Job growth in Portland Metro was steady throughout summer of 2021. By August, concern over the COVID-19 Delta Variant caused employment to plateau.
While employment has not reached the pre-pandemic peak, Portland Metro added 16,400 jobs between June 2020 and June 2021. The September 2021 unemployment rate is the lowest it’s been in the past seventeen months.
The growth was not uniform across all economic sectors. Arts, Entertainment, and Recreation one percent of all workers in Portland Metro and represents three percent of all initial unemployment claims filed since the beginning of the economic crisis. During that period, more than 19,200 initial unemployment claims were filed by Arts and Entertainment workers in Oregon, including 7,400 in Portland Metro. (Table 1) This represents fifty-eight percent of the 2019 workforce.
In September 2021, there were 5,800 fewerArts, Entertainment, and Recreation jobs in Portland Metro than there had been in September 2019. (Table 2) Job losses were spread throughout the industry. Of the two hundred sixteen occupations included in Arts, Entertainment, and Recreation, one hundred eighty-eight employed fewer workers in 2021 than in 2019. The largest occupations, Exercise Trainers and Group Fitness Instructors, Coaches and Scouts, and Amusement and Recreation Attendants, experienced losses of thirty-one percent, twenty-three percent, and fifty percent, respectively. (Table 3)
Some of the lost jobs will not return. Five of the fifteen largest occupations in Arts, Entertainment, and Recreation (representing 49% of jobs), are at high risk of automation. Automation tends to accelerate during recessions.
There are some positive signs. Employment in this sector has steadily risen since January 2021. The growth is expected to continue throughout the summer. More than a year after the pandemic began, demand for workers is strong. Between August and September 2021, job postings for the top ten Arts, Entertainment, and Recreation increased between thirty-one and eight hundred percent. (Table 3)
In 2021, more than 9,700 people in Multnomah and Washington Counties were employed in Arts, Entertainment, and Recreation. The industry includes nearly 220 occupations. Twenty-six percent of all workers are in the sector’s four largest occupations: Exercise Trainers and Group Fitness Instructors, Amusement and Recreation Attendants, Coaches and Scouts, and Waiters and Waitresses. (Table 4)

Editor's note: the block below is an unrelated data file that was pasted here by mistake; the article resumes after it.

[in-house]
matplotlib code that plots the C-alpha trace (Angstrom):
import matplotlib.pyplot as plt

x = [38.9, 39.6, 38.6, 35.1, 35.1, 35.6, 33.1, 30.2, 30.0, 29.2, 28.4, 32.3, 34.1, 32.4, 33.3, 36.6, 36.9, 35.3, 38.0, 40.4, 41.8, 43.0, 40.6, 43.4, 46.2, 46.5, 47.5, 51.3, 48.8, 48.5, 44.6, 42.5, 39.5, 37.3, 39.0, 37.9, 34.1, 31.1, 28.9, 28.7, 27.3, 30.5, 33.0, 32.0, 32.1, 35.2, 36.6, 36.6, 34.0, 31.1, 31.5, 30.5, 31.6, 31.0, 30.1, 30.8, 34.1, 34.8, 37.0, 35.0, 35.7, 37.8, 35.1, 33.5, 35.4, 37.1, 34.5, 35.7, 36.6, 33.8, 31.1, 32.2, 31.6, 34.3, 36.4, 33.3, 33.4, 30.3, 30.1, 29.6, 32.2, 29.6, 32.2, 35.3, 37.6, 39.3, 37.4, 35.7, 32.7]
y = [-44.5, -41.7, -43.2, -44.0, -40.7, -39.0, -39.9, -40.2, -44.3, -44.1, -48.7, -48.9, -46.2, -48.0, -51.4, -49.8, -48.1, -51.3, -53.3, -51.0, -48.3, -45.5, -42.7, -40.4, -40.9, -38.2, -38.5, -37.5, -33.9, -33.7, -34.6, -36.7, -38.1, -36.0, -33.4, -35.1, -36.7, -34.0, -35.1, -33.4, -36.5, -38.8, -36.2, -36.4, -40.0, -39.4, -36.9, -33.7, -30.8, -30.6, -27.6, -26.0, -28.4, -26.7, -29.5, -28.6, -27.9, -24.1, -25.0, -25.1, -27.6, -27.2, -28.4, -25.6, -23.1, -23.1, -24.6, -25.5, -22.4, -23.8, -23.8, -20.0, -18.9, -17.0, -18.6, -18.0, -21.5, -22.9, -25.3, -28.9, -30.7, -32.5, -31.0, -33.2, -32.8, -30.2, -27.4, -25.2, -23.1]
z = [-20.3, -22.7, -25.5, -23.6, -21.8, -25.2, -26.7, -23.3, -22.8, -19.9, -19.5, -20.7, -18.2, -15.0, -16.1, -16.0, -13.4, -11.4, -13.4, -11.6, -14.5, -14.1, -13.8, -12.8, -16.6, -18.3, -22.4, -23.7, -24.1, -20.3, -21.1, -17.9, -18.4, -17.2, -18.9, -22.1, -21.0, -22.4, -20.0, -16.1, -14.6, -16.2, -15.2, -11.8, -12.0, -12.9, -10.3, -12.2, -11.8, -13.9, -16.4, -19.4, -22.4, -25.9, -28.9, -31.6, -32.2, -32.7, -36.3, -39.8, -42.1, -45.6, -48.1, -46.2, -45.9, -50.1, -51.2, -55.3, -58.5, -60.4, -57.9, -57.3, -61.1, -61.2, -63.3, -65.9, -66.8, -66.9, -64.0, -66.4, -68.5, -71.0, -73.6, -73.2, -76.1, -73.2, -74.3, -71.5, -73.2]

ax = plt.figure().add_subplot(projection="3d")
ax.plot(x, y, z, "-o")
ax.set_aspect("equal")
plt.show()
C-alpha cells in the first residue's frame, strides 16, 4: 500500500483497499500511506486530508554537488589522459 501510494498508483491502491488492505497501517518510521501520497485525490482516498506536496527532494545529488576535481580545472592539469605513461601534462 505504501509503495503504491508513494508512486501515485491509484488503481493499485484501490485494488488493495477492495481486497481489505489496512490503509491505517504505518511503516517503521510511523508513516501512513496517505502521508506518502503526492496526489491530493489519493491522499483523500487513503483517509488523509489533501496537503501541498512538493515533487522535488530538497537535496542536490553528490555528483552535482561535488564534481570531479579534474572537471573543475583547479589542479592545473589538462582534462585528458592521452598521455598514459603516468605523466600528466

Occupations in this sector tend to be low wage. Seventy-eight percent of jobs in the industry pay a median wage between the regional median wage. Twenty percent of the jobs pay a wage in the bottom ten percentile and a full forty-one percent of jobs pay a wage below the 25th percentile of the regional median wage. (Table 5)
Educational requirements range from less than a high school diploma to a Master’s degree, although the need for a college education is the exception rather than the rule: Sixty-three percent of the sector’s occupations, which account for over 90 percent of its current workforce, require no more than a high school diploma. On the other end of the spectrum, five occupations require a master’s degree. (Table 6)
Workers in arts, entertainment, and recreation tend to be younger than the overall workforce. Nearly half (48%) of workers are 34 years or younger, compared to thirty-three percent of the total workforce. Twenty-one percent are 24 years old or younger, twice as many as the total workforce. (Table 7)
Workers of color, in particular Asian workers, are underrepresented in Arts, Entertainment, and Recreation. Asian workers are seven percent of the regional workforce but just four percent of the workforce in this sector. (Table 8) Slightly more than half of workers in this sector are female (55%).